- December 16, 2006 - May 12, 2008
- May 6, 2008 - November 8, 2008
- November 12, 2008 - March 23, 2009
- March 24, 2009 - May 5, 2010
- May 4, 2010 - February 21, 2011
- February 21, 2011 - September 28, 2014
- 1 Blairmorite
- 2 Your GA nomination of Itcha Range
- 3 Your GA nomination of Itcha Range
- 4 Blairmorite Image
- 5 Disambiguation link notification for November 29
- 6 Interview for The Signpost
- 7 Hydrothermal vents
- 8 Your GA nomination of Itcha Range
- 9 Disambiguation link notification for January 6
- 10 Scientific notation
- 11 DYK for Maitland Volcano
- @Georgialh: thanks. Are you aware of information regarding the source/origin of volcanism that created the Crowsnest Formation? Volcanoguy 02:14, 2 October 2014 (UTC)
I haven't been able to find much in the literature about the petrogenesis of the Crowsnest Volcanics (CNV), which really surprises me, given that the mineralogy is so unusual and volcanic rocks are so rare in Alberta. The Bowerman article was the one of the best ones that I found.
I was one of the co-authors on a short article re the CNV for CSPG Reservoir (I don't know if it's appeared yet; I've been in the field all summer and have been pretty much out of touch). Here's an excerpt:
The Crowsnest Volcanics were laid down in a series of eruptions during Albian time. Radiometric dates range from about 93 to 101 Ma. Goble et al. (1999) concluded that alkaline intrusive rocks at Commerce Peak to the south near the Flathead River may have been associated with the Crowsnest eruptions, and Amajor (1985) concluded that the Crowsnest eruptions and/or vents close to them were probably the source of bentonites in the Viking Formation (subsequent radiometric dating shows a compatible date of 100 Ma for these regional marker beds). Palinspastic reconstructions indicate that the eruptions probably occurred in what is now the Cranbrook area. It's estimated that the volcanics originally covered an area of about 1800 km2 and their volume exceeded 209 km3. By comparison the damage area of the 1980 Mount St Helens blast was 600 km2.
I'd like to get down to check out the Commerce Mountain outcrops some time, but it's a bit remote with access via sometimes-active logging roads. Maybe next spring.Georgialh (talk) 03:53, 7 October 2014 (UTC)
- @Georgialh: by the way, I have created an article for blairmorite. I am not sure if you are aware but I also started the Northern Alberta kimberlite province, Birch Mountains kimberlite field, Buffalo Head Hills kimberlite field and Mountain Lake cluster articles. Lately I have been working on British Columbia's Itcha Range. Volcanoguy 05:15, 7 October 2014 (UTC)
- @Georgialh: it is also worthy to note I could not find much information about the origin(s) of the Northern Alberta kimberlites either. Perhaps volcanic rocks in Alberta have not been studied much because of their rarity? Volcanoguy 10:24, 8 October 2014 (UTC)
- Yes, Alberta is indeed impoverished when it comes to volcanics. There's the CNV, the kimberlites, and maybe we can count the Purcell Sill. Other than that, there are beds of volcanic ash ranging in age from Early Cretaceous to Quaternary (e.g., the Mazama ash), but that's about it. You would think that the rarity would inspire Alberta's geology students to be fighting for the privilege of working on them, but I suspect that there's no funding for such things.
- As for blairmorite, I'm told that igneous rocks are supposed to be named for their minerals rather than for places, so blairmorite should properly be called analcimite. I haven't checked into that, though. And when asking around about the CNV I triggered a small dispute as to whether there are any actual "trachytic flows" in the CNV, or whether it's all pyroclastics. The question remains unresolved.
- I remember reading igneous rocks are supposed to be named for their minerals but is that an official policy? Are there any disputes over that policy? The name blairmorite for an analcime-rich volcanic rock goes back to the early 1900s. Also, kimberlite is named after the town of Kimberley in South Africa. Volcanoguy 05:39, 9 October 2014 (UTC)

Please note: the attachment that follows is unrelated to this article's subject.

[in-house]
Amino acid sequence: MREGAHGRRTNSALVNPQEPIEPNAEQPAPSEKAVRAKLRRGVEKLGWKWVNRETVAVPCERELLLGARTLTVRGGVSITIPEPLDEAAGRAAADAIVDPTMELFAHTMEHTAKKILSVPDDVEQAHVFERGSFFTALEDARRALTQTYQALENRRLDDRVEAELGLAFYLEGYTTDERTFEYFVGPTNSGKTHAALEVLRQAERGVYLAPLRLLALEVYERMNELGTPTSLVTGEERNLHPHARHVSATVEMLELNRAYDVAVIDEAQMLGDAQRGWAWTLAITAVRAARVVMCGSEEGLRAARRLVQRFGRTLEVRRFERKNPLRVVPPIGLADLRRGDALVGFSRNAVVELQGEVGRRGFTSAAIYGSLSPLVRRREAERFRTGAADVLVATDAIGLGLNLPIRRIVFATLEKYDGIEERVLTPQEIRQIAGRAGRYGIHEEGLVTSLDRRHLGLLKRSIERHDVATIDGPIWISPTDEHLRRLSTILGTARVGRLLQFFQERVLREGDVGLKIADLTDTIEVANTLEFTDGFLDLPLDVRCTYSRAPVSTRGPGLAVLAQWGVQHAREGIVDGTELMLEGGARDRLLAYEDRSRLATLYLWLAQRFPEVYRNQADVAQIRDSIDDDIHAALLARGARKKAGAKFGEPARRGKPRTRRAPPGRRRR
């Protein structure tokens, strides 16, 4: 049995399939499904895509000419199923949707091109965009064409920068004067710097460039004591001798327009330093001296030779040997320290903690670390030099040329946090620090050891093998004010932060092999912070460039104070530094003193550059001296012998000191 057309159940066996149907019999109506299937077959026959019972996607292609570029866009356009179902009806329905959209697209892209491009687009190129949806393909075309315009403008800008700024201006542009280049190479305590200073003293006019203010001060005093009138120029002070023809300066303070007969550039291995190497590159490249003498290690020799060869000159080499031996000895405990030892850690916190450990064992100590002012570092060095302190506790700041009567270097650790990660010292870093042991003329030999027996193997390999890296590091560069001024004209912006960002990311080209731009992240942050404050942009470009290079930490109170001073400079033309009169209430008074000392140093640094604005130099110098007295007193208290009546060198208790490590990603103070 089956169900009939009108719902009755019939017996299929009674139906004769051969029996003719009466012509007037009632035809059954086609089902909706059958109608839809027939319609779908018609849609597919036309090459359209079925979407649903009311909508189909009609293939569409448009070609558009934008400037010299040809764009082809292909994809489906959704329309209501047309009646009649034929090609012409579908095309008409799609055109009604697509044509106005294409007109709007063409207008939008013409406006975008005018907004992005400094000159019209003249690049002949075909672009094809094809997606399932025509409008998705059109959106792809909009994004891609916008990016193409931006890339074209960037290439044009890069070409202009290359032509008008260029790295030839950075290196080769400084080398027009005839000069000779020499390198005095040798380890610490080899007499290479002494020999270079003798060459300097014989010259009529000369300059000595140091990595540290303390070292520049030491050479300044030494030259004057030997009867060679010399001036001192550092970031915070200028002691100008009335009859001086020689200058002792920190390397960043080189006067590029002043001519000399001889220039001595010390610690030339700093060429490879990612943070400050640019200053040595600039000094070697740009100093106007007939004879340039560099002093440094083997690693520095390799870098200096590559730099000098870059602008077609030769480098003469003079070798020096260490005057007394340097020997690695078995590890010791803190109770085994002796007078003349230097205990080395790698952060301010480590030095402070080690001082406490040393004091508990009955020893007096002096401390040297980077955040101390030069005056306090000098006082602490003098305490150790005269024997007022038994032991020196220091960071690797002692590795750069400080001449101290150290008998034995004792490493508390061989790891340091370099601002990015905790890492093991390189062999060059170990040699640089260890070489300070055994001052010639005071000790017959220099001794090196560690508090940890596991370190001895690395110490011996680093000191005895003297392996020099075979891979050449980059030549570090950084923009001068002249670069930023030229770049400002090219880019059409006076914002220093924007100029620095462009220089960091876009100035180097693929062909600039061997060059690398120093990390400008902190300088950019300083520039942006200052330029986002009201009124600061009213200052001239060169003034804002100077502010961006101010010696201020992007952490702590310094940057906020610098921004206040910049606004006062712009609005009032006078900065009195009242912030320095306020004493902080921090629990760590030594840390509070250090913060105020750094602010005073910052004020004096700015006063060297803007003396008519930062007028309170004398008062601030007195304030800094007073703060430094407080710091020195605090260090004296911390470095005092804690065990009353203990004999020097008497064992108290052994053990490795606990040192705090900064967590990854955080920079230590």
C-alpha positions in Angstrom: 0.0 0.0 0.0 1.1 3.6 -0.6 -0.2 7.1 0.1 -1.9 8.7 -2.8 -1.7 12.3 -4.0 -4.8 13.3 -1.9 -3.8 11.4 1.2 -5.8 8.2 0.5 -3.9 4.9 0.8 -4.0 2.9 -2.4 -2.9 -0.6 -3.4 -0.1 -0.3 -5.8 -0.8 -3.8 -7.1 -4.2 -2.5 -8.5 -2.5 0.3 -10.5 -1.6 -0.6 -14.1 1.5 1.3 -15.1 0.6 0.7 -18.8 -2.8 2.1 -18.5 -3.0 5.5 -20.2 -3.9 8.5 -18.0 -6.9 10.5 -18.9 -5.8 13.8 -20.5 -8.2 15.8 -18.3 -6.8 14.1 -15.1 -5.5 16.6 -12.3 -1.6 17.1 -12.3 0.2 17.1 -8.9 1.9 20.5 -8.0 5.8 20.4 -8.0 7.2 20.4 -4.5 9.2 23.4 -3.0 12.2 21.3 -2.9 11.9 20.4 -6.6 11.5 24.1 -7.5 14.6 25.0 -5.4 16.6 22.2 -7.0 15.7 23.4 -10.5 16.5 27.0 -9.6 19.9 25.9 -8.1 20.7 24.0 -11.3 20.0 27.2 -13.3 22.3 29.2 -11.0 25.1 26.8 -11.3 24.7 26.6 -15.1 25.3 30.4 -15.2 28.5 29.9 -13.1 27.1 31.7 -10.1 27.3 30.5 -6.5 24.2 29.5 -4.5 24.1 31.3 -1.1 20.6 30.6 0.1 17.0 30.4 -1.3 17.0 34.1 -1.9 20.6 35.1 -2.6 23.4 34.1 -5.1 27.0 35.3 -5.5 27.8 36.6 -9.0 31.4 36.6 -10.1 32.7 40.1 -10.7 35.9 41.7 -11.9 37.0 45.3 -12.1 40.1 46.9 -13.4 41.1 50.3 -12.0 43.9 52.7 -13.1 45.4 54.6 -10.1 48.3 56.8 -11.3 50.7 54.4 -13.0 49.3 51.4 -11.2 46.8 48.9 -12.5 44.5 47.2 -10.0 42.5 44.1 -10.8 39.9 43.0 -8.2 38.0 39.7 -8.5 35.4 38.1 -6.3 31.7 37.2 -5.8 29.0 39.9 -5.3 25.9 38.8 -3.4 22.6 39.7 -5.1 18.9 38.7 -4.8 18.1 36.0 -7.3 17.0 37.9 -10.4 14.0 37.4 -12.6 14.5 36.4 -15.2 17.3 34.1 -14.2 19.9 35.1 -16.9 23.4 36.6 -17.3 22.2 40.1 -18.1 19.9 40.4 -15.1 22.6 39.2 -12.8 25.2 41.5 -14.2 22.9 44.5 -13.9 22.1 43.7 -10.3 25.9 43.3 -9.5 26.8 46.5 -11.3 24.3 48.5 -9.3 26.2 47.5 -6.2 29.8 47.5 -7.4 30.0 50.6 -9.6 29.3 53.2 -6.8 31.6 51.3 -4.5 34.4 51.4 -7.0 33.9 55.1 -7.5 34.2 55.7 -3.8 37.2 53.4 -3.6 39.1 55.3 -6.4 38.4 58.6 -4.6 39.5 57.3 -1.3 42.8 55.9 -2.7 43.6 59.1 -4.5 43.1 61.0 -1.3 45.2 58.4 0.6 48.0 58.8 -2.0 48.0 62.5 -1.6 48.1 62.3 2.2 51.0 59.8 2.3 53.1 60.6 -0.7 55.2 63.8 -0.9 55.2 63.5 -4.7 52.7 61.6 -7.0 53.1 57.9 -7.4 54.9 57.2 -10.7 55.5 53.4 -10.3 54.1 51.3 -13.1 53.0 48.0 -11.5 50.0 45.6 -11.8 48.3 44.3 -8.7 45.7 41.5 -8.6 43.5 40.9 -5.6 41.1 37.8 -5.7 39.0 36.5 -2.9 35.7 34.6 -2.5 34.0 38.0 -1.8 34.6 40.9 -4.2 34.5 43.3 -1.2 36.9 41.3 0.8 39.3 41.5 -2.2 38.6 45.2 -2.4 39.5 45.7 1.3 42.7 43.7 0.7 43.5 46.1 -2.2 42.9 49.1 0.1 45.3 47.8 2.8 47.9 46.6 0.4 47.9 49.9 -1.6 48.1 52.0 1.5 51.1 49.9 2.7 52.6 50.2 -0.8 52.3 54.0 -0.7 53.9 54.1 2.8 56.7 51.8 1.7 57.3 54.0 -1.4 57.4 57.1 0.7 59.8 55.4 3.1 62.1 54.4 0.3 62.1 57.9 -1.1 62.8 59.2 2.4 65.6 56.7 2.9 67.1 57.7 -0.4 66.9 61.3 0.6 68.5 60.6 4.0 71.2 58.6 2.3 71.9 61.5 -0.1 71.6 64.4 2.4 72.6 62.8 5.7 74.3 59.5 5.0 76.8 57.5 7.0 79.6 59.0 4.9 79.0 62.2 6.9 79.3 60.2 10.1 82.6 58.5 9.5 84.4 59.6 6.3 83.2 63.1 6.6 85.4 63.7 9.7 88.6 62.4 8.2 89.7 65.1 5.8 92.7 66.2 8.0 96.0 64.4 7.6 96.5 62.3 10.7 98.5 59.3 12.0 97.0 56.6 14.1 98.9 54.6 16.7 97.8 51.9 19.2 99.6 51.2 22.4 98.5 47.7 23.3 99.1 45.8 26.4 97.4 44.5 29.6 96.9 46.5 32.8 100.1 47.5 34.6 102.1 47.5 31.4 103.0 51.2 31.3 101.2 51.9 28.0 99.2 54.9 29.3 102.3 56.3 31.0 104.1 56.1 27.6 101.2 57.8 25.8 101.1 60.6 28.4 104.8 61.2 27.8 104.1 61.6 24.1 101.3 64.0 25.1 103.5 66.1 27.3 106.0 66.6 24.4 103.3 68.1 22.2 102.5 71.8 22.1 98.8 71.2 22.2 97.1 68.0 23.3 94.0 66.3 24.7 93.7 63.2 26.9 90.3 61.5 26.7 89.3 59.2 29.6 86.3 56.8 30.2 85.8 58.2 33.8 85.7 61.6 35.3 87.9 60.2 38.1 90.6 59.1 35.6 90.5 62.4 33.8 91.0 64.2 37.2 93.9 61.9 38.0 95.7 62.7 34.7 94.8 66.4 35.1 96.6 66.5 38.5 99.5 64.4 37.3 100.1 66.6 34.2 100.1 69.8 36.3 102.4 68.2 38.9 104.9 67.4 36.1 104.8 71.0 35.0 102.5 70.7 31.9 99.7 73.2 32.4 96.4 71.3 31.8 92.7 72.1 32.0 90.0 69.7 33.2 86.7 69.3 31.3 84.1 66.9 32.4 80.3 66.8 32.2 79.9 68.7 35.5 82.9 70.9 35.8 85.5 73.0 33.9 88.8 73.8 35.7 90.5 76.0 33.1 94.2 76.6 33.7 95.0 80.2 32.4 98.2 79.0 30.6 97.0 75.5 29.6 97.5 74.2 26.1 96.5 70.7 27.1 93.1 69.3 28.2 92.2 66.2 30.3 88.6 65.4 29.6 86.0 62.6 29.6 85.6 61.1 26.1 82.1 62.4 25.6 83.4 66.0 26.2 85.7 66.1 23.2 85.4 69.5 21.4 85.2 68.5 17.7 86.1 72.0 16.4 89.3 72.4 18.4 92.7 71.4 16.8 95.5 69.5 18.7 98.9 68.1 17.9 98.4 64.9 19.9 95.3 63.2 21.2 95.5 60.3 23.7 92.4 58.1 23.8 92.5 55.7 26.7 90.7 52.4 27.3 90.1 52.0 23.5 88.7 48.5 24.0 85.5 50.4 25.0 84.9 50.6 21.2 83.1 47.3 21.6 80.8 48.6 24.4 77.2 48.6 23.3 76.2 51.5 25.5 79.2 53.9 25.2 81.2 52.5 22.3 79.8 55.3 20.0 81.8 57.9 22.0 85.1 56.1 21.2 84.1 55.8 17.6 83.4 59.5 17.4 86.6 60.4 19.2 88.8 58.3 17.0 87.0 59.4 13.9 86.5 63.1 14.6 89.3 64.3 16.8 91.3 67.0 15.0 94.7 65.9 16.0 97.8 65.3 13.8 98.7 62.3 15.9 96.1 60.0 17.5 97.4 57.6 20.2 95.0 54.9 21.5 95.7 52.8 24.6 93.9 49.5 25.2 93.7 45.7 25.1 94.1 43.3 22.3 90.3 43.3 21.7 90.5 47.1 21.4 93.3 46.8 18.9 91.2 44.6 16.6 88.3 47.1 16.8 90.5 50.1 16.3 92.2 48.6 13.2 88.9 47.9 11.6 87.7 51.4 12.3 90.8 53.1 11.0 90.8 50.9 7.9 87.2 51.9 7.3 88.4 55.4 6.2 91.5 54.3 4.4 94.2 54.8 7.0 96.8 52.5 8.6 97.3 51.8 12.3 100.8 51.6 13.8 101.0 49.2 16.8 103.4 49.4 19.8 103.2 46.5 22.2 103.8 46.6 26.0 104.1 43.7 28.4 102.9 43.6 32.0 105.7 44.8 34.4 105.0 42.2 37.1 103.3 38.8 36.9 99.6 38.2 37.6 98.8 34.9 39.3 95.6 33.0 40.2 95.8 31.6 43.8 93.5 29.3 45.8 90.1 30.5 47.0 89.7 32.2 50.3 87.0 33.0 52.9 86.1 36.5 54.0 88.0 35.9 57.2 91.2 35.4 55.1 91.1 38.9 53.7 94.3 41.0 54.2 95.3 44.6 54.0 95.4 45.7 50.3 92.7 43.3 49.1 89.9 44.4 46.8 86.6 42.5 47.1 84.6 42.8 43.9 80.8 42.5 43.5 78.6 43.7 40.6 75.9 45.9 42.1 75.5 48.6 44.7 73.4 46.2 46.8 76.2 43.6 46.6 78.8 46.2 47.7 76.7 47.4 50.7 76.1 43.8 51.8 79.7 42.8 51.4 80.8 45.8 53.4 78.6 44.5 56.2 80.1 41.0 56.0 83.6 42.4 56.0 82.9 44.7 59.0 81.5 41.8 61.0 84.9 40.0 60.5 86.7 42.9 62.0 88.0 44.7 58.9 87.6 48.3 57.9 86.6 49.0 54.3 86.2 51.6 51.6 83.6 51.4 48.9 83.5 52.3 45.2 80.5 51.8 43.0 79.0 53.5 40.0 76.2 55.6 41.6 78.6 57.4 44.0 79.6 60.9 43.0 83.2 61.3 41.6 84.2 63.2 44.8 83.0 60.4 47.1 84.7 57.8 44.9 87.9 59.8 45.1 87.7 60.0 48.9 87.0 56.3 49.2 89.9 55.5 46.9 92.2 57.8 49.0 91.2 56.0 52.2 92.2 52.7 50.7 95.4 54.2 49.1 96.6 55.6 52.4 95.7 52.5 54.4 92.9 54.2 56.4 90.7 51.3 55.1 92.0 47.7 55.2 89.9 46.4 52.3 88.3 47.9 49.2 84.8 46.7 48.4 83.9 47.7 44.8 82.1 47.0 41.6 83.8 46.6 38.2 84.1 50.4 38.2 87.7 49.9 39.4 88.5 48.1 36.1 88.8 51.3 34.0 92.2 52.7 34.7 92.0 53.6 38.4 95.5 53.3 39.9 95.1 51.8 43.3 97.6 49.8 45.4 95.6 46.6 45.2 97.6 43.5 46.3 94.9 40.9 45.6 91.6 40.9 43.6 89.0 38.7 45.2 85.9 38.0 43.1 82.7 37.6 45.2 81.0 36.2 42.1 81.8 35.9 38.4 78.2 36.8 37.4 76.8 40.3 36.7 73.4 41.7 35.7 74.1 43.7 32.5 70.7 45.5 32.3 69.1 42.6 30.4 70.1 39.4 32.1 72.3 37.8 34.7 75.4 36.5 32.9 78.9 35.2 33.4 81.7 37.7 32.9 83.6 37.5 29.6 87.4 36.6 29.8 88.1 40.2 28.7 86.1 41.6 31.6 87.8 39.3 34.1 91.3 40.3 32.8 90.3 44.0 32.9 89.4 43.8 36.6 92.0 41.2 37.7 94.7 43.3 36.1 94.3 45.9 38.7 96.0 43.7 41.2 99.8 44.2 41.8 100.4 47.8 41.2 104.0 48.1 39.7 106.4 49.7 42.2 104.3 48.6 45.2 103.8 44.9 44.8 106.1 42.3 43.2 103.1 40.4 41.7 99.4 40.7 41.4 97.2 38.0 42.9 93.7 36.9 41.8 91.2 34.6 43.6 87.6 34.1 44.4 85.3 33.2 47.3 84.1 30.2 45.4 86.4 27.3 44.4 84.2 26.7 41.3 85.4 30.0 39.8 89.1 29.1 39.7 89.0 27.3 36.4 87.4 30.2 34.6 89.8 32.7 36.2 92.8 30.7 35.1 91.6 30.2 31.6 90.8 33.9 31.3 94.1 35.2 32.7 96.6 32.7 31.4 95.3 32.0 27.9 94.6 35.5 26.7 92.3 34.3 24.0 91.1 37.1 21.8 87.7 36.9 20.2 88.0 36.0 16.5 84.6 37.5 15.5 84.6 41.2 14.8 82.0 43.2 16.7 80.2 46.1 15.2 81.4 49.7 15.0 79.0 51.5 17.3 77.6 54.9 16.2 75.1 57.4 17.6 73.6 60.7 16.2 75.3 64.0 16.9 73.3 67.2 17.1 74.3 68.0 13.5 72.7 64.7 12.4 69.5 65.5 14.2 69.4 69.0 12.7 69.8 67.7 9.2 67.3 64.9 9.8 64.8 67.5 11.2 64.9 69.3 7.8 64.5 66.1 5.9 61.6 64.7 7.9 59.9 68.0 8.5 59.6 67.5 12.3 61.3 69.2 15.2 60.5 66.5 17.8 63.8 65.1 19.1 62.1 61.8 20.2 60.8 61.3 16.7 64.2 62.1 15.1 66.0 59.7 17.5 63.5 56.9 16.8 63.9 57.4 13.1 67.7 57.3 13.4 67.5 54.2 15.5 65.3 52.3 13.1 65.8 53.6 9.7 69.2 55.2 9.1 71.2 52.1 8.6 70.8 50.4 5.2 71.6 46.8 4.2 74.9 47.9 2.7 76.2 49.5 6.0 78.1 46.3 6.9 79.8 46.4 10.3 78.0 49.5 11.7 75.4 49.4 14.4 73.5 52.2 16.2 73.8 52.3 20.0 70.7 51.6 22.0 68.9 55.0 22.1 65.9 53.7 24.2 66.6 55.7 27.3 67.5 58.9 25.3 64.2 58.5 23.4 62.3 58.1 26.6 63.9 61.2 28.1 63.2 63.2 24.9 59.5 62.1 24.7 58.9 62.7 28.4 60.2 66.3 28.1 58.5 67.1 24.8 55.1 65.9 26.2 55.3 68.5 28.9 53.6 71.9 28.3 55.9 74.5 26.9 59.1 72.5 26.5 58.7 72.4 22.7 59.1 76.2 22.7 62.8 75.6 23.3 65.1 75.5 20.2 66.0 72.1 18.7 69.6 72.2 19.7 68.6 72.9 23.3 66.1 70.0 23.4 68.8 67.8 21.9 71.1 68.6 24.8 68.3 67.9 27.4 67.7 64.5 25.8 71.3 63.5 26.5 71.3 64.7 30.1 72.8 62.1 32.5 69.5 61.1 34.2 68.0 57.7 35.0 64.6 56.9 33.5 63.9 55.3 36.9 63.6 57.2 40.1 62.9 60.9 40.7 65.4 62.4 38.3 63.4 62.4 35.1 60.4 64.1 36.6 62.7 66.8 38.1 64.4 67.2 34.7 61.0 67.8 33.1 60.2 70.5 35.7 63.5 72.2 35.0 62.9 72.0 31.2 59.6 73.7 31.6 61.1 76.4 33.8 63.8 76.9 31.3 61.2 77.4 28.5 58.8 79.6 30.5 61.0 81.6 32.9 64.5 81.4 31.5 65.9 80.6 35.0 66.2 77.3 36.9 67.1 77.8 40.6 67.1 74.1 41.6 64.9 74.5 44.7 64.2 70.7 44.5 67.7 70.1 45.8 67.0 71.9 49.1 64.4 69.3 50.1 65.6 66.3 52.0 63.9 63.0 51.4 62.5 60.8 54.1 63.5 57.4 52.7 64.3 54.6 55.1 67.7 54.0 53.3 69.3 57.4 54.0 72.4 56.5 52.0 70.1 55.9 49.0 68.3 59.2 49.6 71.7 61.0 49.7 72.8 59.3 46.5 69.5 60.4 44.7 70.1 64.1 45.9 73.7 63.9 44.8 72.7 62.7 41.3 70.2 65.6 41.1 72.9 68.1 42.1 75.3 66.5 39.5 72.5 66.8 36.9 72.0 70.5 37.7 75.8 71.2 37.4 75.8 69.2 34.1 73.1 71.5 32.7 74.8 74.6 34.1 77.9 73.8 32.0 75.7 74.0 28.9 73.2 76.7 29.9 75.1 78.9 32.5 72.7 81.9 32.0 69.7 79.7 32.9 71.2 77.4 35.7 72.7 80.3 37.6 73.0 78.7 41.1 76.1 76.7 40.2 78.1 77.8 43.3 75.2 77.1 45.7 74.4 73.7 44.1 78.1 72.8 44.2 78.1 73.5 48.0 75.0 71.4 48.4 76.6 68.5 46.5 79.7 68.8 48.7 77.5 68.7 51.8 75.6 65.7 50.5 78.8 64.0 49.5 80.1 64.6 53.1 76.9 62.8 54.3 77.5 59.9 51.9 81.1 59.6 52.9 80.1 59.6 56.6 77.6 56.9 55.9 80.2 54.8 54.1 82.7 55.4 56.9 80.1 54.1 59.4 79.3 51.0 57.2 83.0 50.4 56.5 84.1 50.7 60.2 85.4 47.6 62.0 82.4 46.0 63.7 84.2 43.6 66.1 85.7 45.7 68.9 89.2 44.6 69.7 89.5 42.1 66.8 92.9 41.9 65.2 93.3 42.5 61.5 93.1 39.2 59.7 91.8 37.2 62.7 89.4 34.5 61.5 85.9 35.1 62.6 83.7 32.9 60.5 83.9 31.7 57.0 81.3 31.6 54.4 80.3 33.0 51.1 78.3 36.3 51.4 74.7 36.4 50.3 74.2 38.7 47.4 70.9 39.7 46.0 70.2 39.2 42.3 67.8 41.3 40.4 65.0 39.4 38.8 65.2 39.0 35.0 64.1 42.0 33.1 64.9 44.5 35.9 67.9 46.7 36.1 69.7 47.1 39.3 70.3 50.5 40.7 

- Now that I think about it, that can't be an official policy. There are too many igneous rock names to use mineralogy alone. Johannsen (1933) lists more than 1,200 names. I'll put his definition of blairmorite up on the blairmorite page. He says it was named by someone named Knight, and to see Johannsen vol IV, p. 256-260 for a full description, but I only have a partial photocopy of his Appendix III: Definitions of Rocks. I'll try to get to the Univ library one of these days and look it up.
- Bowerman, M., Christianson, A., Creaser, R.A. and Luth, R.W. (2006). "A petrographical and geochemical study of the volcanic rocks of the Crowsnest Formation, southwestern Alberta, and of the Howell Creek suite, British Columbia.". Canadian Journal of Earth Sciences 43: 1621-1637. Retrieved 2013-11-03.
- (Leckie, D.A. 1993. A guidebook on Lower Cretaceous sedimentology and stratigraphy of southern Alberta - tectonic and eustatic implications and economic significance. Geological Survey of Canada, Open File 2683, 73 p.
- Goble, R.J., Treves, S.B. and Murray, V.M. 1999. Cretaceous intrusions in the Commerce Mountain and adjacent areas of southeastern British Columbia and southwestern Alberta. Canadian Journal of Earth Sciences 36: 1939-1956.
- Amajor, L.C. 1985. Biotite grain size distribution and source area of the Lower Cretaceous Viking bentonites, Alberta, Canada. Bulletin of Canadian Petroleum Geology 33: 471-478.
- A. Johannsen, 1933. A descriptive petrology of the igneous rocks. 4 volumes. Univ. of Chicago Press.
Your GA nomination of Itcha Range
Hi there, I'm pleased to inform you that I've begun reviewing the article Itcha Range you nominated for GA-status according to the criteria. This process may take up to 7 days. Feel free to contact me with any questions or comments you might have during this period. Message delivered by Legobot, on behalf of Squeamish Ossifrage -- Squeamish Ossifrage (talk) 17:13, 2 October 2014 (UTC)
- Most certainly didn't take 7 days! I've posted a review, with very little needed to change. This is an excellent article that will get it's green button quickly. I've added a few additional comments in case you are considering starting the path to a FA nomination, as well. Squeamish Ossifrage (talk) 17:59, 2 October 2014 (UTC)
Your GA nomination of Itcha Range
The article Itcha Range you nominated as a good article has been placed on hold . The article is close to meeting the good article criteria, but there are some minor changes or clarifications needing to be addressed. If these are fixed within 7 days, the article will pass; otherwise it may fail. See Talk:Itcha Range for things which need to be addressed. Message delivered by Legobot, on behalf of Squeamish Ossifrage -- Squeamish Ossifrage (talk) 18:01, 2 October 2014 (UTC)
Hi. Thank you for your recent edits. Wikipedia appreciates your help. We noticed though that when you edited Boulder Creek (Lillooet River), you added a link pointing to the disambiguation page Pemberton. Such links are almost always unintended, since a disambiguation page is merely a list of "Did you mean..." article titles. Read the FAQ • Join us at the DPL WikiProject.